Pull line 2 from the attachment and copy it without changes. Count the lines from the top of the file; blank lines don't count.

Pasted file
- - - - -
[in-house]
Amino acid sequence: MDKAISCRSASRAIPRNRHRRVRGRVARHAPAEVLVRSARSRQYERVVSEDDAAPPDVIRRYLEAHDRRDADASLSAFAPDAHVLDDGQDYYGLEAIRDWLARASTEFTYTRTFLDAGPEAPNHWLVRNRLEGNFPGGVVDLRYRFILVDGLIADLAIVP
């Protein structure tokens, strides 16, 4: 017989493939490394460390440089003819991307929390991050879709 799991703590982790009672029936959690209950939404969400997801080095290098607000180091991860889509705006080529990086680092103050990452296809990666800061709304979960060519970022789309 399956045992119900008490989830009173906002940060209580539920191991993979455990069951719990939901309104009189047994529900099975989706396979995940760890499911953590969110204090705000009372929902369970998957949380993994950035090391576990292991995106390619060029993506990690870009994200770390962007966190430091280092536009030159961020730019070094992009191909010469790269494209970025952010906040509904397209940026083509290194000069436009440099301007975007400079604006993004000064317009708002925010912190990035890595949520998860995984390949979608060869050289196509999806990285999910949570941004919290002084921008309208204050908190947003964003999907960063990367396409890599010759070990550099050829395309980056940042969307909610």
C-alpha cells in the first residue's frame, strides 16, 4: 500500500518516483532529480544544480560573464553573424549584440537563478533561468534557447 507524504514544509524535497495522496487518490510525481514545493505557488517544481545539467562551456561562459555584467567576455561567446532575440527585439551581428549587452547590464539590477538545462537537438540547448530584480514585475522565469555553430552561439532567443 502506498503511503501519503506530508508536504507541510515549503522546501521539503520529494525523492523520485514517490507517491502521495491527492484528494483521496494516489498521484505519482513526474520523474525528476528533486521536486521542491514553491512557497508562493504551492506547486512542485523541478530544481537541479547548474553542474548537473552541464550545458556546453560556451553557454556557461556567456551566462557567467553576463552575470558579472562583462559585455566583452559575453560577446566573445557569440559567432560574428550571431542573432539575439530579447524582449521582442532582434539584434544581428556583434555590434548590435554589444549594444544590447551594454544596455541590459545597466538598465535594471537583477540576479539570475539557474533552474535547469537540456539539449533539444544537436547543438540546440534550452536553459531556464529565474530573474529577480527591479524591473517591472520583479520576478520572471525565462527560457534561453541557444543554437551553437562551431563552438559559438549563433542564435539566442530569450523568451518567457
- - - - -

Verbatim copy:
Amino acid sequence: MDKAISCRSASRAIPRNRHRRVRGRVARHAPAEVLVRSARSRQYERVVSEDDAAPPDVIRRYLEAHDRRDADASLSAFAPDAHVLDDGQDYYGLEAIRDWLARASTEFTYTRTFLDAGPEAPNHWLVRNRLEGNFPGGVVDLRYRFILVDGLIADLAIVP